The Standard Rex is available in many different colors: Amber, Black, Blue, Broken varieties, Californian, Castor, Chinchilla, Chocolate, Cinnamon, Dalmatian (broken black), Ermine or pure white, Fawn, Harlequin, Havana, Himalayan, Lilac, Lynx, Marten Sable, Marten Seal, Opal, Orange, Otter, Red, Sable, Satin fur varieties, Siamese Sable, Siamese Seal, Silver Seal, Smoke pearl-Marten, Smoke pearl-Siamese and Tortoiseshell.
In addition, Standard Rex Rabbits have been bred to have the trait of albinism or the trait of blue eyes instead of their otherwise distinct brown eyes. In the United States, the ARBA officially recognizes 16 of the above colors and varieties: Amber, Black, Blue, Broken, Californian, Castor, Chinchilla, Chocolate, Lilac, Lynx, Opal, Black Otter, Red, Sable, Seal and White.
The Standard Rex Rabbit can be housed outdoors year-round in warmer climates as well as in cooler climates if the correct accommodations are made. However, some breeders and rabbit owners believe that outdoor rabbits have a shorter life expectancy than those housed indoors. This is variable depending on the climate. Generally, Rex Rabbits are better accustomed to living in the cold than the heat, but they cannot tolerate extremes of either kind. For rabbits kept outdoors in colder environments, it is necessary to provide a shelter from wind and drafts. Many outdoor rabbits live in barns or covered hutches in the winter.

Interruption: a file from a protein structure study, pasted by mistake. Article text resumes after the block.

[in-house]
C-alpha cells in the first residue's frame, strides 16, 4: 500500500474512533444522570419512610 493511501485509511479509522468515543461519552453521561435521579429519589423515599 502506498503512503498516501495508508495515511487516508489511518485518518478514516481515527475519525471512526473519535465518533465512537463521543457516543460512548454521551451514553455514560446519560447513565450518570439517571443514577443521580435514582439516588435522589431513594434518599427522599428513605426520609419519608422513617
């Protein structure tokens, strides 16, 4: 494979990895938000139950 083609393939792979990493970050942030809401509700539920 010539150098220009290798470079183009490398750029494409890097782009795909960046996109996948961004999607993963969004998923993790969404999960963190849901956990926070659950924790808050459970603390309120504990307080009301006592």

A second option is to house the Standard Rex Rabbit indoors, which is recommended in some climates. The Standard Rex can be litter box trained and does very well as a house rabbit. Rabbits are notorious for chewing, however, and it is necessary to “rabbit-proof” any area of one’s home where a rabbit will be free to roam. Providing safe chew toys, such as pinecones and toilet paper rolls, will help prevent some rabbits from chewing on furniture. Rabbits housed in wire cages should be provided with some type of wooden flooring or a mat to prevent the development of sore hocks on their feet.
The Standard Rex Rabbit can be fed a combination of commercial rabbit pellets and timothy hay. Rabbit pellets should not contain seeds or corn and should be high in fiber, low in fat and carbohydrates, and moderate in protein. Rabbits should receive 1/4 cup of pellets each day per 5 pounds that the rabbit weighs. Fresh greens should be provided to the rabbit as well, but new foods should be introduced slowly and owners should check to make sure foods are safe before feeding. Many argue that the rabbit can live off of greens entirely, but in order for this to be possible, the rabbit must be provided with large quantities and varieties of greens so that it can graze throughout the day and obtain adequate nutrition. With any feeding method, unlimited timothy-grass or hay should be provided at all times. The Standard Rex Rabbit, like most rabbits, will enjoy fresh fruit, but this should be provided sparingly due to high sugar content.
The Standard Rex tends to be a hardy breed with few health issues. All rabbits have fragile skeletons and, when handled, their feet should always be supported to prevent kicking which can overextend and injure the spine. Male Standard Rexes, like most breeds, can get aggressive as they reach sexual maturity and, provided they are not going to be used for breeding, it is recommended that they are neutered after 4 months of age to prevent this aggression. Neutering female rabbits that are not used for breeding is also highly recommended as it significantly reduces their risk of developing uterine cancer. Neutering can also extend the life span of both genders from 5–6 years to 8–11 years.